Do you enjoy working in a large metropolitan area, or a small rural setting? Do you long to spend weekends and holidays with your family and work regular daytime hours rather than frequently changing shifts? Are you a team player who functions best with close supervision, or do you thrive in autonomous situations where you are allowed to make independent decisions? Do you prefer to work closely with patients and their families, or do you envision making an impact on a larger scale by addressing the health needs of an entire community? Is teaching an area in which you excel, or are you the quiet, hard- working type that serves best in a “behind the scene” capacity? Does it excite you to be on the cutting-edge of what is occurring in the arena of communicable disease on a local, national, or even international level? Would you feel an increased level of security for yourself, your family, and your neighbors if you were better trained concerning emergency preparedness in the event of a natural or terrorist disaster? Do you crave variety in the type of nursing care you provide each day?
If you can answer “yes” to any of these questions, you may be a candidate for a career in Public Health Nursing.
Public Health is a unique specialty area that generally receives little attention within the schools that train our nurses. Only a small block of time, a day or two at most, is designated within most curricula for students to be exposed to the pertinent issues of public health, as opposed to serving several months in other specialty areas such as pediatrics, medical-surgical nursing, psychiatry, etc. Consequently, new graduates lack knowledge of the overall scope of public health and all that it encompasses, and are therefore less likely to consider this area as a career option.
Making the choice to enter the field of Public Health Nursing can prove very satisfying and fulfilling, both professionally and personally. You may experience the opportunity to work in the areas of Communicable Disease (surveillance, investigation, treatment, and follow-up); Women’s Health (family planning and maternity); Child Health (newborn through adolescence); School Health (primary and secondary); delivery of immunizations (childhood, adult, and foreign travel); STD clinics (treatment and contact investigation); Home Health (personal nursing care delivered to the aged or chronically ill within the home setting). Depending upon the locality in which you are employed, you may find yourself involved in all of the above on any given day, or you may choose to achieve expertise and concentrate solely in one or two of these subspecialty areas. If you feel a position of this nature would not be exciting or challenging enough for you, then consider the impact of a sudden tornado, a violent hurricane with flooding, or an incapacitating ice storm upon your otherwise routine day. This would mean the immediate opening and staffing of a safe shelter to care for those individuals affected by these sudden conditions. A single phone call could alert you to several new tuberculosis cases in a settlement of migrant workers, an outbreak of food poisoning following a large wedding reception, or even a report of anthrax exposure in a local postal facility. Any of these scenarios are within the normal range of occurrences in the day of a Public Health Nurse and are sure to get the adrenalin pumping.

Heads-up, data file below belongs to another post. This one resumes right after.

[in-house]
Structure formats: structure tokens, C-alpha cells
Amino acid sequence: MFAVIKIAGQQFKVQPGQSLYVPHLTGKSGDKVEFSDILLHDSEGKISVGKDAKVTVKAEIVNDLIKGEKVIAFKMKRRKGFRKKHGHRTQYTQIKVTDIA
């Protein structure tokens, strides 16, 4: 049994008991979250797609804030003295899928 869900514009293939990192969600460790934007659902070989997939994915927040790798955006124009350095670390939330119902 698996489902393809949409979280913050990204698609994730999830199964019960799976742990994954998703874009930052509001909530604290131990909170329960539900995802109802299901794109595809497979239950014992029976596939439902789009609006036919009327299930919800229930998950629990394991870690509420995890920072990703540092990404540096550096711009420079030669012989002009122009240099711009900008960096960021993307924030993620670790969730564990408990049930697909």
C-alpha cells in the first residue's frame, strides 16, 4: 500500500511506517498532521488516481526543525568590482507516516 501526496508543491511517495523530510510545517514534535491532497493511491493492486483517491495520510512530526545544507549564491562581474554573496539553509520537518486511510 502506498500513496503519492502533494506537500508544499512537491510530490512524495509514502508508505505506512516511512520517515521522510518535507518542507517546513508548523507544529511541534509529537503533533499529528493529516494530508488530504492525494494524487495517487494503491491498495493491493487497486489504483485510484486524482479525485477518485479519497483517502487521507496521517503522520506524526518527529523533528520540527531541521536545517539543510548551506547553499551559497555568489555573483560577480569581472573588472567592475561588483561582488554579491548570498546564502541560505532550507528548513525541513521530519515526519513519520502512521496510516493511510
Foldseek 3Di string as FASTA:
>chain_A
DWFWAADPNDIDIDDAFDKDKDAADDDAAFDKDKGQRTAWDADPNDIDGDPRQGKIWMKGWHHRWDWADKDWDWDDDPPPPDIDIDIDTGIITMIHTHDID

Hospital nursing and Public Health nursing differ greatly. Within the hospital setting the goal is to focus on the immediate care, treatment, and release of the ill patient. The Public Health goal is to prevent that disease, illness, or injury in the first place. Rather than narrowing the center of vision to one individual, Public Health expands that vision to include families, entire communities, or even larger populations. Public Health nursing encourages awareness of and involvement in family dynamics. It is not unusual at all to care for three or four generations within the same family structure. Imagine the potential positive impact your influence and teaching could have on the health and welfare of the many families you might serve during your career in this field. Compared to hospital nursing, your ability as a Public Health nurse to reach and touch the lives of vast numbers within our society is limitless.
The nursing profession is comprised of a multitude of specialty areas, all requiring competent, caring individuals to fill these necessary roles. Public Health is only one of many such areas, but one of the least sought after positions. This trend can be reversed only through education, awareness, and opportunity.